India’s maiden solar mission, Aditya-L1, is on track to reach its destination at the Lagrangian point (L1) situated 1.5 million kilometers from earth, on January 6, as confirmed by Indian Space Research Organisation (ISRO) Chairman S. Somanath.
Launched from the Satish Dhawan Space Centre (SDSC) at Sriharikota on September 2, Aditya-L1 represents India’s inaugural space-based observatory designed to study the sun from a unique halo orbit at L1.ISRO chairman S Somanath, addressing reporters at the Bharatiya Vigyan Sammelan organized by Vijnana Bharati, a science-promoting NGO, revealed, “Aditya-L1 is expected to reach the L1 point on January 6. The exact timing will be disclosed at an appropriate moment.”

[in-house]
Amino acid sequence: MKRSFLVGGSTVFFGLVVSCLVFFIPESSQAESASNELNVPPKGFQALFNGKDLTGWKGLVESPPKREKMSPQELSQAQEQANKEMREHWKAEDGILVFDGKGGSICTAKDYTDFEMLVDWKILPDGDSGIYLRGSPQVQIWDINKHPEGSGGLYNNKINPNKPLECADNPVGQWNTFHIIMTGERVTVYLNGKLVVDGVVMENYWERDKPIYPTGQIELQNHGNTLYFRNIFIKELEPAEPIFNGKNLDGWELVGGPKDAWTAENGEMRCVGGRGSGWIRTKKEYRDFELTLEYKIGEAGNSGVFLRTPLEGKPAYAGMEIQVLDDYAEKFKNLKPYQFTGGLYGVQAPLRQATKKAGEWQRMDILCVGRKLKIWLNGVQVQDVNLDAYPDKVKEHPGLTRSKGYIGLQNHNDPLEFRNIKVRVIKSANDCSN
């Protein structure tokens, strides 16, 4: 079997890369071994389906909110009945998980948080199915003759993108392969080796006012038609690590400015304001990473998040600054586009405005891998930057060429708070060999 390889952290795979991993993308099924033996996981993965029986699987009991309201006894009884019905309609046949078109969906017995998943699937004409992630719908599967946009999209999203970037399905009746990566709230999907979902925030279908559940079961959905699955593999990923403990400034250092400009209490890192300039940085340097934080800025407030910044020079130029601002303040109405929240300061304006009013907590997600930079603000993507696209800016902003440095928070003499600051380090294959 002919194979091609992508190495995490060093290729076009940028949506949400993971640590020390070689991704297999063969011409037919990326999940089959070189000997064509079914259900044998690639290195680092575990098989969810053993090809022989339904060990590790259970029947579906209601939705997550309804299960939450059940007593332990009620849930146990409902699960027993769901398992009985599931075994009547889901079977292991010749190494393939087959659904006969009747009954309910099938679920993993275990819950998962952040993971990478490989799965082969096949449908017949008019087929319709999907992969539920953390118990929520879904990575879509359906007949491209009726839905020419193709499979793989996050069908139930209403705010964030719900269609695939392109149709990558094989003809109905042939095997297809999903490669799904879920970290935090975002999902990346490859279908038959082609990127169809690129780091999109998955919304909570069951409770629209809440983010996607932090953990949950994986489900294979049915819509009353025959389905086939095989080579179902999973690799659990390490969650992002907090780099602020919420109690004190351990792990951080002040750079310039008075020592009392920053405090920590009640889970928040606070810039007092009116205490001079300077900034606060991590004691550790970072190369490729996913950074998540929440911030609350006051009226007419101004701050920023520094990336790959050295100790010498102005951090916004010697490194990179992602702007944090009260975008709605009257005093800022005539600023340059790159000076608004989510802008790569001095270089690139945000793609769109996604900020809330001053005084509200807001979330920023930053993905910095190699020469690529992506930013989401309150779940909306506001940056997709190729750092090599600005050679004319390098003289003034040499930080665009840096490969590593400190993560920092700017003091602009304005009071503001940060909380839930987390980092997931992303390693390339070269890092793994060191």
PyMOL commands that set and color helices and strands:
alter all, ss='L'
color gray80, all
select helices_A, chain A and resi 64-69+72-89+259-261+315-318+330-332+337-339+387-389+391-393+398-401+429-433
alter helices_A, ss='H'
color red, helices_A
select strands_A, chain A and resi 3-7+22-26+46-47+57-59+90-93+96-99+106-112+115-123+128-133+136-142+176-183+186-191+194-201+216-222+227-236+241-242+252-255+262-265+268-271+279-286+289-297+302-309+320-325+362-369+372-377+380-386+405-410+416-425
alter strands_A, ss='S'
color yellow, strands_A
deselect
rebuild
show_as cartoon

Upon reaching the L1 point, the crucial step involves firing the engine once again to prevent further travel. Chairman S Somanath explained, “It will go to that point and once it reaches that point, it will rotate around it and will be trapped at L1.”
Following its successful placement at the L1 point, Aditya-L1 is poised to contribute to solar observations for the next five years. Once it is successfully placed on the L1 point, it will be there for the next five years. For gathering crucial data not only for India but for the entire world. The data will be instrumental in understanding the dynamics of the Sun and its impact on our lives.
Addressing the broader technological ambitions of India, Chairman S Somanath discussed ISRO’s plan to establish an Indian space station, named ‘Bharatiya space station,’ in alignment with Prime Minister Narendra Modi’s directives during the ‘Amrit Kaal.’ In the space sector, we are witnessing the emergence of new players. We are committed to supporting, encouraging, and building the economy around the new generation.